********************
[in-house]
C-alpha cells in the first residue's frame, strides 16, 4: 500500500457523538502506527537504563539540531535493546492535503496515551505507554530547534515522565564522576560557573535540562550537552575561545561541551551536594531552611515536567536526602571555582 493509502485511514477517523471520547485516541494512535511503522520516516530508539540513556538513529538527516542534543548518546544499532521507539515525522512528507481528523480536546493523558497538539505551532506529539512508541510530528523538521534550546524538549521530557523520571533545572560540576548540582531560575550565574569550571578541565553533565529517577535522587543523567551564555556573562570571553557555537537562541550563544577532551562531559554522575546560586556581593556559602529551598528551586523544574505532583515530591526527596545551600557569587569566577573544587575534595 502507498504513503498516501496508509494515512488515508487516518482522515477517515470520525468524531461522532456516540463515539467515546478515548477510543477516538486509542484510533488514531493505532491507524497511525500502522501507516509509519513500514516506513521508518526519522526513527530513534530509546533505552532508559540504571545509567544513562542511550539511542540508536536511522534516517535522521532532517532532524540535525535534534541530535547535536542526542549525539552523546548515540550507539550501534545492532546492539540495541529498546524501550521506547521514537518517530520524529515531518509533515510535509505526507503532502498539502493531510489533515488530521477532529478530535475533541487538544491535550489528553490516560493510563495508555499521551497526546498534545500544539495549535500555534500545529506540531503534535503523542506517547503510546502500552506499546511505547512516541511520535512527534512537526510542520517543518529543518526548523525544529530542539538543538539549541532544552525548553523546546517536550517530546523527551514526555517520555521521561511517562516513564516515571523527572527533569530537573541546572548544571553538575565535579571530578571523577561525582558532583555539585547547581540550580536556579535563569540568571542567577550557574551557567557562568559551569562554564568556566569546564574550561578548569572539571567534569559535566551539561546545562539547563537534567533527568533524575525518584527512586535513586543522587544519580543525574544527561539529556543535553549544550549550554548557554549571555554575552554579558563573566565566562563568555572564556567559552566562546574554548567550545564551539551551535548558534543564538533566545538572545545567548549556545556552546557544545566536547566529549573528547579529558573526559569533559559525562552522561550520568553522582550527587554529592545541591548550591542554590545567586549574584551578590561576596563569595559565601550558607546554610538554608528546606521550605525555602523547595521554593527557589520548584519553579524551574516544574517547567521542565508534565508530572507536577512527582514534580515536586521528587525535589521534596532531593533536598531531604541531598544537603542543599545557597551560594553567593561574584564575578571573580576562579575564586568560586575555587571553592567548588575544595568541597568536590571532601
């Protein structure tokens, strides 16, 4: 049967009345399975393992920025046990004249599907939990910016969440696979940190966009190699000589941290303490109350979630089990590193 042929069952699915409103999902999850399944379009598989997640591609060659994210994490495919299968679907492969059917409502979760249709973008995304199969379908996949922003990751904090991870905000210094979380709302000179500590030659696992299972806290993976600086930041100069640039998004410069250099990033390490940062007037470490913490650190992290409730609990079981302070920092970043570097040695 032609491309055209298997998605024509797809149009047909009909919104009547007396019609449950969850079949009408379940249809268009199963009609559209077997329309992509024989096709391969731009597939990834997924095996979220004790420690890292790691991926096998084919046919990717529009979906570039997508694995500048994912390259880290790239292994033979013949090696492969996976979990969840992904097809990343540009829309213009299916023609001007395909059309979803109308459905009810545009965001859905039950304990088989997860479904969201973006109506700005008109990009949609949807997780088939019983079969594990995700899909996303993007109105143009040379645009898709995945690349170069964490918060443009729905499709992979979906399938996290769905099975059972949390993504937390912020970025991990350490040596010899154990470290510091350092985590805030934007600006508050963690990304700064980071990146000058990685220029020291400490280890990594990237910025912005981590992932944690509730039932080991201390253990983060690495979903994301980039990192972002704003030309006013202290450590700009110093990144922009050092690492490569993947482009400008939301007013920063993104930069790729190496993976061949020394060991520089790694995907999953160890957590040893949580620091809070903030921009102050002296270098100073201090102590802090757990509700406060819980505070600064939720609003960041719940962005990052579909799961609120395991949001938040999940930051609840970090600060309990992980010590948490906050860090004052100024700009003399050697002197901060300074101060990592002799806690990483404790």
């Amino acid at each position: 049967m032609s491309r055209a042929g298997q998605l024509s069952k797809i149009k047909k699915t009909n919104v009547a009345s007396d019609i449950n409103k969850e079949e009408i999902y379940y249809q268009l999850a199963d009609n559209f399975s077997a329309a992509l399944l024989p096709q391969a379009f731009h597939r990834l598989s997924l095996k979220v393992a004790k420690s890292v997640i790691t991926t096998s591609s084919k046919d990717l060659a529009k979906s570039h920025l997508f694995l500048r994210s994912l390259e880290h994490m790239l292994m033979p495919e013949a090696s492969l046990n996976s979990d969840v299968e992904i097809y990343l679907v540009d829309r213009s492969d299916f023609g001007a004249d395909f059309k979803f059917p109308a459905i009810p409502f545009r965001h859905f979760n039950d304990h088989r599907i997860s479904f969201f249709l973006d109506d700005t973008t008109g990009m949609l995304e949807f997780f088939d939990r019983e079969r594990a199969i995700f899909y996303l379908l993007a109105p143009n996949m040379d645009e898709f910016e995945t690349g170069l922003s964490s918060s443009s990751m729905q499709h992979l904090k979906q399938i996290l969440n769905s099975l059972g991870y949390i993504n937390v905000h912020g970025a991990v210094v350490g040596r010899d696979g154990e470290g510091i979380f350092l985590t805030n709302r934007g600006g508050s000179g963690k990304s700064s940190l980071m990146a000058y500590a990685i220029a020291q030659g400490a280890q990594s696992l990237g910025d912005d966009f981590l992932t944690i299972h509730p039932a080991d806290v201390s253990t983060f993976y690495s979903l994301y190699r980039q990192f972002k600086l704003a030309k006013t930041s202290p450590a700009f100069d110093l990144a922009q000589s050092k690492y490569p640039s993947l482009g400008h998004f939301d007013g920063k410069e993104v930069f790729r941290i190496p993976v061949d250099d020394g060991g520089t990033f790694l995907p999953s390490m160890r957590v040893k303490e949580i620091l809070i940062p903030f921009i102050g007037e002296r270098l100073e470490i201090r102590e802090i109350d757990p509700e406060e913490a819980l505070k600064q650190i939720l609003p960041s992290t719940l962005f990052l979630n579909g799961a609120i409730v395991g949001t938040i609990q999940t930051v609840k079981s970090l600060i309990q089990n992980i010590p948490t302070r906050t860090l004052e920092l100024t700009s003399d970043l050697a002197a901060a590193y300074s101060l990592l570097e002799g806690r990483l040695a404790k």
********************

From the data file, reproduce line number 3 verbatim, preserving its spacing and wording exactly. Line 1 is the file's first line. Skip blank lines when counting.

């Protein structure tokens, strides 16, 4: 049967009345399975393992920025046990004249599907939990910016969440696979940190966009190699000589941290303490109350979630089990590193 042929069952699915409103999902999850399944379009598989997640591609060659994210994490495919299968679907492969059917409502979760249709973008995304199969379908996949922003990751904090991870905000210094979380709302000179500590030659696992299972806290993976600086930041100069640039998004410069250099990033390490940062007037470490913490650190992290409730609990079981302070920092970043570097040695 032609491309055209298997998605024509797809149009047909009909919104009547007396019609449950969850079949009408379940249809268009199963009609559209077997329309992509024989096709391969731009597939990834997924095996979220004790420690890292790691991926096998084919046919990717529009979906570039997508694995500048994912390259880290790239292994033979013949090696492969996976979990969840992904097809990343540009829309213009299916023609001007395909059309979803109308459905009810545009965001859905039950304990088989997860479904969201973006109506700005008109990009949609949807997780088939019983079969594990995700899909996303993007109105143009040379645009898709995945690349170069964490918060443009729905499709992979979906399938996290769905099975059972949390993504937390912020970025991990350490040596010899154990470290510091350092985590805030934007600006508050963690990304700064980071990146000058990685220029020291400490280890990594990237910025912005981590992932944690509730039932080991201390253990983060690495979903994301980039990192972002704003030309006013202290450590700009110093990144922009050092690492490569993947482009400008939301007013920063993104930069790729190496993976061949020394060991520089790694995907999953160890957590040893949580620091809070903030921009102050002296270098100073201090102590802090757990509700406060819980505070600064939720609003960041719940962005990052579909799961609120395991949001938040999940930051609840970090600060309990992980010590948490906050860090004052100024700009003399050697002197901060300074101060990592002799806690990483404790």